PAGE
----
What is Household waste?
In simpler terms, it is the waste produced in an average residential household. It mainly comprises your
- kitchen waste,
- food waste,
- stationery & paper waste,
- dry municipal waste (sanitary pads, tampons, and other menstrual hygiene products), and hazardous waste (Fluorescent lamps/bulbs, etc.).
What is the cause of the increase in household waste?
With the rise of population, there’s also been a rise in the amount of waste produced. The automated lifestyle & industrialized human societies just add more to it.
Take the industrial revolution for example that has introduced new manufactured products & new manufacturing processes. This modern consumerism and the excess packaging has contributed significantly to the rise of household solid waste.
What happens to household waste in India?
The rapid urbanization has presented our country with a massive waste management challenge.
As per a report published in 2016, approximately 62 million tonnes of waste is generated in India per annum by over 377 million urban people living in 7,935 towns and cities.
The same report also states that only 43 million tonnes out of these 62 million tonnes of waste are collected. What’s more surprising is that only 11.9 million tonnes of the collected waste is treated and the rest 31 million tonnes are dumped in landfill sites.
With this rate, waste generation is estimated to reach 165 million tonnes per year by 2030.
Is sending waste to landfills a good idea?
Since almost half of our municipal waste generated in a year ends up in landfills, here’s a quick question — what do you think happens to the waste that ends up in the landfill?
Organic waste in landfills undergoes anaerobic decomposition and that produces methane gas as byproducts.
Those who don’t know about Methane (CH4), it is the second-largest greenhouse gas and accounts for 20% of global GHG emissions. Methane is also more than 25 times as potent as carbon dioxide when it comes to trapping heat in the atmosphere.
All this and we haven’t even talked about the land & water pollution it causes yet.
Why is segregation of waste at the source the need of the hour?
Our decades-old habit — ‘All Waste, One Pot’ — of waste collection is now coming on our way to a pollution-free nation.
The mixing of all waste into one makes it very hard to segregate it at the waste collection stage. This non-segregated waste is then sent to landfills, and we have already discussed what happens there.
The key to successful waste management lies in the segregation of waste at the source.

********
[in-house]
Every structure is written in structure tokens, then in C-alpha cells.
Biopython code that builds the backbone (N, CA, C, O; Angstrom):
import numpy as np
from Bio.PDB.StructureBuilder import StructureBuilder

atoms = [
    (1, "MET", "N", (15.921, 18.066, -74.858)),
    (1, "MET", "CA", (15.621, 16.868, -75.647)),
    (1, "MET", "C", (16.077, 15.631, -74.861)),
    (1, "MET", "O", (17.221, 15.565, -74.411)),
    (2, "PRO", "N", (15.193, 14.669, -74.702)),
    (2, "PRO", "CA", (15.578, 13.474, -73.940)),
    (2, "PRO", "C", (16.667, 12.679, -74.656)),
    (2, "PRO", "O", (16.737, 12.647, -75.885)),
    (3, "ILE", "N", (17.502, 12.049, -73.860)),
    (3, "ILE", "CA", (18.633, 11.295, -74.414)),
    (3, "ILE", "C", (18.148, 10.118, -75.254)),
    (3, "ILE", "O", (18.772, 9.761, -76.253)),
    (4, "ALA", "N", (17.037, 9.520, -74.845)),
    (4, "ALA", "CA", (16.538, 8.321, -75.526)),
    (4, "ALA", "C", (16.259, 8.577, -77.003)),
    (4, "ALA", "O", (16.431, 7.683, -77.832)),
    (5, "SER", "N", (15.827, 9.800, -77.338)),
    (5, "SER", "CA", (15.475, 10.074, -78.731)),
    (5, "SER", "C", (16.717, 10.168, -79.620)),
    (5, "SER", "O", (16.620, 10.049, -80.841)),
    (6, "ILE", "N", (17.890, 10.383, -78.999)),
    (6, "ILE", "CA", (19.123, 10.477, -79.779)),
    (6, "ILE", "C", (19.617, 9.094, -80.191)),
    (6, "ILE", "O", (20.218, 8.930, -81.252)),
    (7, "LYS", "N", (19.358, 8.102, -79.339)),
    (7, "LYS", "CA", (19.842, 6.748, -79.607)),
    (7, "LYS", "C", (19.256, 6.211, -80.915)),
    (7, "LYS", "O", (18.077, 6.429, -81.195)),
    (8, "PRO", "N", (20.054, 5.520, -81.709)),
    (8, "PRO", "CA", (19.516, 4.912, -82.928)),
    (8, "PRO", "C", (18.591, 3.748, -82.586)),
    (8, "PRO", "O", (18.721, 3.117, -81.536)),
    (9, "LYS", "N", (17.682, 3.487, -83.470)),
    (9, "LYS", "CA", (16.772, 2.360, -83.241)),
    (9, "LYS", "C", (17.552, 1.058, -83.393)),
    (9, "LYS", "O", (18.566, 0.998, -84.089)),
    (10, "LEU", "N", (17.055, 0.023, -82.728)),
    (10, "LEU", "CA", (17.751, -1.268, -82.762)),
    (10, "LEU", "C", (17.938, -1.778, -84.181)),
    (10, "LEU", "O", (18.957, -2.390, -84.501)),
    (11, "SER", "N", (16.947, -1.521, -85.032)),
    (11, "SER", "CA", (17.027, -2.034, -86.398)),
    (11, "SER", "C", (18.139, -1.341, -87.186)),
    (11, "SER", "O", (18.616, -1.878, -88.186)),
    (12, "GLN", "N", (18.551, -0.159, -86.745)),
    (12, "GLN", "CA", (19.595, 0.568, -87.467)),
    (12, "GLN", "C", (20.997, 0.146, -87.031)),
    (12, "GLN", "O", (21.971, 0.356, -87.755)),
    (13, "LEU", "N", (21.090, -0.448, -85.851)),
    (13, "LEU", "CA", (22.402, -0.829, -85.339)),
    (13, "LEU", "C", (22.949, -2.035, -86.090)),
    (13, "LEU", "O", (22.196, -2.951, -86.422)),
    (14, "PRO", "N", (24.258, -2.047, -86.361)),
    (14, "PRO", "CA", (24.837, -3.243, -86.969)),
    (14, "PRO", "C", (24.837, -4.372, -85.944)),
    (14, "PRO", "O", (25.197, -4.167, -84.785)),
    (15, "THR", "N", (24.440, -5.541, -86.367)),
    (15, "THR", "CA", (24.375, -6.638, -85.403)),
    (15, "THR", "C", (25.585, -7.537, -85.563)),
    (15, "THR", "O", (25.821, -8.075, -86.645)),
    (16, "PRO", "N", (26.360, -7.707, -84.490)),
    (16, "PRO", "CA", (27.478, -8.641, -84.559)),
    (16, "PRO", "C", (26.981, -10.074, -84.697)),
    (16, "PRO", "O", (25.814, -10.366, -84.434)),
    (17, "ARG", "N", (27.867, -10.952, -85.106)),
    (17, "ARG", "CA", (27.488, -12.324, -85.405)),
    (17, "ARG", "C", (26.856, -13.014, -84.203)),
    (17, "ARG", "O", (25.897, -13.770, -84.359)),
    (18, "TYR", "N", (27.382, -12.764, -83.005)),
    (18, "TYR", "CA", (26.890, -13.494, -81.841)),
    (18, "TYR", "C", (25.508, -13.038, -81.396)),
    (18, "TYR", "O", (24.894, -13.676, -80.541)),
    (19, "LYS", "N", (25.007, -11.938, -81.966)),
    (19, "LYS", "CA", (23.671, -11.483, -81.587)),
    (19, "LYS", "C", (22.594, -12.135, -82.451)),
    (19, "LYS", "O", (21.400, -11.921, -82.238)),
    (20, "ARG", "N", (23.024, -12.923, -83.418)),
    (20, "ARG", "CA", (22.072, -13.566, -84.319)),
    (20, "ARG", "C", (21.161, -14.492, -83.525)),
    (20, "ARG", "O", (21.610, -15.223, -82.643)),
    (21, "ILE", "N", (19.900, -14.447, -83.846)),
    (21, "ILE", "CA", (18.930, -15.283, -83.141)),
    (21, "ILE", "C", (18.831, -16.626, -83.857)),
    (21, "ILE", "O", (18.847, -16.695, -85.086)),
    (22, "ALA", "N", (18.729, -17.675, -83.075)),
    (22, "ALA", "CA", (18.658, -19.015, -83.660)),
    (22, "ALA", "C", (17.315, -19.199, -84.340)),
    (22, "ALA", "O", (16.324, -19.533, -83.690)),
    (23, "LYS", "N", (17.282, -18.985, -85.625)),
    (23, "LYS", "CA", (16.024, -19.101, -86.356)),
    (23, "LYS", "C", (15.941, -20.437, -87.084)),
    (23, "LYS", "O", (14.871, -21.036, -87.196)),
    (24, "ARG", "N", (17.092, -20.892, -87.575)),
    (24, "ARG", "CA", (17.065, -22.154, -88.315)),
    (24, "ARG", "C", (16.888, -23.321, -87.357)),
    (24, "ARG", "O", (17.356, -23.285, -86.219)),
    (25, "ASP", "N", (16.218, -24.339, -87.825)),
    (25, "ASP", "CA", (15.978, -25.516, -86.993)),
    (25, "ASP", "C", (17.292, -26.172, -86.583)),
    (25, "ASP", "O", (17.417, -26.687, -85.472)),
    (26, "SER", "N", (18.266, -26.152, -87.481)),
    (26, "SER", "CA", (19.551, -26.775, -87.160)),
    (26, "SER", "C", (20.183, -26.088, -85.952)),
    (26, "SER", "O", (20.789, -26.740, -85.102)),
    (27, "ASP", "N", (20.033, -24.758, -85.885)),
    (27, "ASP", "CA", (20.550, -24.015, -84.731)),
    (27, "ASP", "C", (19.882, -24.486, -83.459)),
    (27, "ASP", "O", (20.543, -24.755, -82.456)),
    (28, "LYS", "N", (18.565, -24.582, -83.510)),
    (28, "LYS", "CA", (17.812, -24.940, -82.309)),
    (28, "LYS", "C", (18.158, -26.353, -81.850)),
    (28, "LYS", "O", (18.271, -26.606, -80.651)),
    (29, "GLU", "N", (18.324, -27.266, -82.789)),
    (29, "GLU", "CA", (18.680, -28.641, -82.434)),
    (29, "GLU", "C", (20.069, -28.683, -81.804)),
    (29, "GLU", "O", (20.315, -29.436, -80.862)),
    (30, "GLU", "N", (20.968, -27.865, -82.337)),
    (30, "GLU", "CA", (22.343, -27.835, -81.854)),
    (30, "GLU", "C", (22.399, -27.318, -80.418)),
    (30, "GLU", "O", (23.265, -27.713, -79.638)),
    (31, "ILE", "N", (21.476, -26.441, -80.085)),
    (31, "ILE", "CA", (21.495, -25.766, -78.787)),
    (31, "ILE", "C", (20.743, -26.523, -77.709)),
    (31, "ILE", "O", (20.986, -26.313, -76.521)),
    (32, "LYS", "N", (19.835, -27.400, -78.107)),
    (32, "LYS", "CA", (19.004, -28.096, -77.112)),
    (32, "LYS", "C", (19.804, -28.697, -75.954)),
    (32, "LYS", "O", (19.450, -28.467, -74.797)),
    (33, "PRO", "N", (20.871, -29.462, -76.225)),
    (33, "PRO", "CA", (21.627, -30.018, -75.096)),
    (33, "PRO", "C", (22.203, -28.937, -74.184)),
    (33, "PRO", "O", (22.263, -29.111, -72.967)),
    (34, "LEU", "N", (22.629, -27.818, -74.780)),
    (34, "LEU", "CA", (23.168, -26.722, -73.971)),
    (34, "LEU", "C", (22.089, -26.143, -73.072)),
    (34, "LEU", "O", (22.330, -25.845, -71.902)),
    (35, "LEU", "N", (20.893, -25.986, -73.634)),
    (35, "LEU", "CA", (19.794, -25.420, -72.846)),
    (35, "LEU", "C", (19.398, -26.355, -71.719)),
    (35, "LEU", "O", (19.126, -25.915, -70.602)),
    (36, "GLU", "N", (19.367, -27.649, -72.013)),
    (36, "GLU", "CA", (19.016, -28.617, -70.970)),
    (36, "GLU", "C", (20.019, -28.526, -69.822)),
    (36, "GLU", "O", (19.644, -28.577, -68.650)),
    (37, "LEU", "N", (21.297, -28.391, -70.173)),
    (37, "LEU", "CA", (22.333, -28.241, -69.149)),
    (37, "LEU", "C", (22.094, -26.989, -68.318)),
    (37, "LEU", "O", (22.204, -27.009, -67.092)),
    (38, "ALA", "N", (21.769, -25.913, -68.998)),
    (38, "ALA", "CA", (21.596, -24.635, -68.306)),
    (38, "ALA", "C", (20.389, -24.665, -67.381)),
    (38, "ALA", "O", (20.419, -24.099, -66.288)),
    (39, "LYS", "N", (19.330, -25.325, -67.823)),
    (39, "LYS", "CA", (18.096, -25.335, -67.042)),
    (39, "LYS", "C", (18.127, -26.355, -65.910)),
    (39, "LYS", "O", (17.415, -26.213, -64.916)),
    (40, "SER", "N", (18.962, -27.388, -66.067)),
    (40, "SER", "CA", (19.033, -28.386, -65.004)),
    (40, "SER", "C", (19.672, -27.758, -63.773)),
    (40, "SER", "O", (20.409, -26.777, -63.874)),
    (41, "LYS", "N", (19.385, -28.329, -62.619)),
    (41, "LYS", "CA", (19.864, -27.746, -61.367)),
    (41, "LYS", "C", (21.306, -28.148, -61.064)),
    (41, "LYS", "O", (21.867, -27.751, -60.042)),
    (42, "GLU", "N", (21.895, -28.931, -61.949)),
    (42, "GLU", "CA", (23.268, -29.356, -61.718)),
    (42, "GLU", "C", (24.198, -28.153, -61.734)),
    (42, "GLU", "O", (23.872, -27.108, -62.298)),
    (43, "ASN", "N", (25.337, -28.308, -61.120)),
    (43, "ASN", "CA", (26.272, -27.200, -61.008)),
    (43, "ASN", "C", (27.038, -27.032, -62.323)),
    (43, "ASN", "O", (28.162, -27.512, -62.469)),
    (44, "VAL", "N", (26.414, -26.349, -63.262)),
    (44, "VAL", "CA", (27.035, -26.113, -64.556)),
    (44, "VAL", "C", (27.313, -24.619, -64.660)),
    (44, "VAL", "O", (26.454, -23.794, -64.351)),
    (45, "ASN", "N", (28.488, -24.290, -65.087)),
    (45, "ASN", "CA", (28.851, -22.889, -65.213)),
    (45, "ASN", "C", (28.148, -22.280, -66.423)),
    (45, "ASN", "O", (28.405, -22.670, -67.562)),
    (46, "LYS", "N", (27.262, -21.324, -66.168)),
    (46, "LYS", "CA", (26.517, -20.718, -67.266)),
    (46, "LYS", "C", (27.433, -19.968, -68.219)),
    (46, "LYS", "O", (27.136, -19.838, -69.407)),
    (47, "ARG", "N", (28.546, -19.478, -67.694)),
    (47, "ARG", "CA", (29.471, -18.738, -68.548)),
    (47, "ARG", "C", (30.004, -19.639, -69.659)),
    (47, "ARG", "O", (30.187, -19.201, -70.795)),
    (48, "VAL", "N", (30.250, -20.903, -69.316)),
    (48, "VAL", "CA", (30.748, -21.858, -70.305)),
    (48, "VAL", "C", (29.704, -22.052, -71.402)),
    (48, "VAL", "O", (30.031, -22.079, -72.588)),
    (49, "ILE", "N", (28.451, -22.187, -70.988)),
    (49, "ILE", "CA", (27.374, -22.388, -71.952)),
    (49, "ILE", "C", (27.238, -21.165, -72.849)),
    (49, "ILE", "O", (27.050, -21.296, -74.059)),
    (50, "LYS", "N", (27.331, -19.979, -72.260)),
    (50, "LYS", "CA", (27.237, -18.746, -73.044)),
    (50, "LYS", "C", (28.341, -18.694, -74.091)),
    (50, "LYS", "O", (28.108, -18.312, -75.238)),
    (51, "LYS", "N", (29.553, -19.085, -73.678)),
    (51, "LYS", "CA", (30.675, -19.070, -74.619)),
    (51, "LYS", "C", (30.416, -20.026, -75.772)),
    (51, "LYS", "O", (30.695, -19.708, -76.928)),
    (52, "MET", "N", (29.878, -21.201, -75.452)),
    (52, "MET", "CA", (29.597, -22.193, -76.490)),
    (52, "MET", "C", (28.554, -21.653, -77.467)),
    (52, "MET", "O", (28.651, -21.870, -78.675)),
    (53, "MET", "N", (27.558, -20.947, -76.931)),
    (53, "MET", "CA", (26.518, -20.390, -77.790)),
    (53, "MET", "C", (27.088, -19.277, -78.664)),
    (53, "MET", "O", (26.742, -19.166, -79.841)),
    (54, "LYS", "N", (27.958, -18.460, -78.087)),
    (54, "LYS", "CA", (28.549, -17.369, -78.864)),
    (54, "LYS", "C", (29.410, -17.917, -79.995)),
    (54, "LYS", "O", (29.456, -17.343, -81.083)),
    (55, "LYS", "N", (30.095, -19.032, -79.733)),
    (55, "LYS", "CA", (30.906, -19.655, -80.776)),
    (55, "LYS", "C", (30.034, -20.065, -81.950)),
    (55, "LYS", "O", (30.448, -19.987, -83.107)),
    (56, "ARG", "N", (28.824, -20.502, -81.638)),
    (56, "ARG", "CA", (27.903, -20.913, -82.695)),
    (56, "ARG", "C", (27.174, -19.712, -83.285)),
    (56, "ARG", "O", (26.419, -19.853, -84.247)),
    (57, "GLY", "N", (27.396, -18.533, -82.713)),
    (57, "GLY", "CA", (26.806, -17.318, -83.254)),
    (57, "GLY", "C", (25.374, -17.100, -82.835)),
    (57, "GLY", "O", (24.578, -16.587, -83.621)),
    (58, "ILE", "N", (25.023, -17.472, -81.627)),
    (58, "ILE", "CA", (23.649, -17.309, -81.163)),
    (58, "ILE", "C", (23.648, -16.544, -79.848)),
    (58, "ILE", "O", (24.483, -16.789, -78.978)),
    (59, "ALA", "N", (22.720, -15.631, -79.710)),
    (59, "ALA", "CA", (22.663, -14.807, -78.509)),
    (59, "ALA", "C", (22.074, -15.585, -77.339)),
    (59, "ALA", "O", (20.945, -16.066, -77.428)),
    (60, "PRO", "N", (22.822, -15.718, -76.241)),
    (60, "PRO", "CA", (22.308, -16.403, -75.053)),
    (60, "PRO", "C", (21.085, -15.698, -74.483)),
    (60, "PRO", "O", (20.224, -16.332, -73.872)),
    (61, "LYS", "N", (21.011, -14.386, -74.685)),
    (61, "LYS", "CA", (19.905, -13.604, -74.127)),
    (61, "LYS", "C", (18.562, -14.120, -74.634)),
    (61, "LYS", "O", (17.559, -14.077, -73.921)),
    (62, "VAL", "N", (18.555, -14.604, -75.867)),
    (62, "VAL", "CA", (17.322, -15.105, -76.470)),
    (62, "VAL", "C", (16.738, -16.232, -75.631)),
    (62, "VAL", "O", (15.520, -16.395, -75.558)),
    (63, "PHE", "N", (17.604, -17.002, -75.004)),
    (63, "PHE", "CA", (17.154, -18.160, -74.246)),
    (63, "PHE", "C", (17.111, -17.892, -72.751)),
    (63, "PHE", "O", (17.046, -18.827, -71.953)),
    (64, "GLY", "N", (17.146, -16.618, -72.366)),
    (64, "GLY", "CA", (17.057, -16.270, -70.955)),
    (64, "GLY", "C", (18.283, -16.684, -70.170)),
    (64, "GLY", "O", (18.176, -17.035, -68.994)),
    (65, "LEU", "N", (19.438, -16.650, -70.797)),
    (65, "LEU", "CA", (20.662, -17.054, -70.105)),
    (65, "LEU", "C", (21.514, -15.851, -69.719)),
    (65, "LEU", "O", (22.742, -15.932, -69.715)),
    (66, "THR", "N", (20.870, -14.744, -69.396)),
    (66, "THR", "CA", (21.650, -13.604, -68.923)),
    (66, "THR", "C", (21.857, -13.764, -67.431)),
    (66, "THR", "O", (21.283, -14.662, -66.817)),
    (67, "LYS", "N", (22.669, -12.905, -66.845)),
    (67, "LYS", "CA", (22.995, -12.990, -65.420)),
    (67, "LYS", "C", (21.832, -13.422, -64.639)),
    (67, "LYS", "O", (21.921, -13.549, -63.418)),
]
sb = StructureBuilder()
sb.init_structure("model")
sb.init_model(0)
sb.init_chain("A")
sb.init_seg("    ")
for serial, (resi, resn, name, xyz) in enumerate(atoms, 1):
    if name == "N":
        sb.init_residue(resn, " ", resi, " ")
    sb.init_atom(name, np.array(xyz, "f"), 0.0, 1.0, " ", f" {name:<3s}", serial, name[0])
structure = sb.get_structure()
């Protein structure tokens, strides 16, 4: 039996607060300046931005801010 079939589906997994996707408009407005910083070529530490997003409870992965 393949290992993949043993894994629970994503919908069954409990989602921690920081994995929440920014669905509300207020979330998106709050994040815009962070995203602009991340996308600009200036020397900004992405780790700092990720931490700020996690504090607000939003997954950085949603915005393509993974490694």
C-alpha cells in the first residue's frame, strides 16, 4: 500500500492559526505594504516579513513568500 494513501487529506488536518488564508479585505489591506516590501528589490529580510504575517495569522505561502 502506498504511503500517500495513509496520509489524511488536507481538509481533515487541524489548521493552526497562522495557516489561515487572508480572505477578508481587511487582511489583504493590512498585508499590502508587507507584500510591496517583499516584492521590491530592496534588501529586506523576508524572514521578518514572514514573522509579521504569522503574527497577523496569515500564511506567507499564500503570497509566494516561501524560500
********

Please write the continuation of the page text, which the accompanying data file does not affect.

When we become responsible enough to separate wet and dry waste, recyclables, organic waste, hazardous waste, etc. at the source, it makes it way more easier to get treated in a proper manner.
And it’s not like these changes are very difficult to implement. Take Indore waste management model for example. This model helped Indore to become India’s Cleanest City for the fifth time in a row.
This model promoted a behavioural change among the masses towards waste segregation and also placed a system in place through which 100% waste collection is possible.
Combining these two factors, Indore is now what every other Indian city aspires to be.
But it’s not just Indore, many initiatives have been taken across the country to ensure smooth waste processing — transforming waste into a usable form.
In fact, this report by Statista shows what percentage of collected waste was processed from 2016 to 2020.
The numbers are in our favour. However, we’re still far from reaching the 100% mark and remember, there’s still a majority of waste (almost 50%) that has even been collected.
To wrap it up, population & modernization are 2 factors that are contributing to the increase in household waste. Also, throwing every waste into the same bin makes it difficult to segregate in the later stages. Further, when this unsegregated waste goes to landfills, it produces methane (CH4) that is harmful for the environment.
Lastly, waste segregation at the source is good, but we need to find better ways like composting the household organic waste, if we want a sustainable development.
When talking about composting, we’re sure you have a lot of questions in mind like What’s the process? What goes into the composting bin? etc.
Don’t worry! We’ll answer them all & much more in our next blog post. Till then, stay tuned!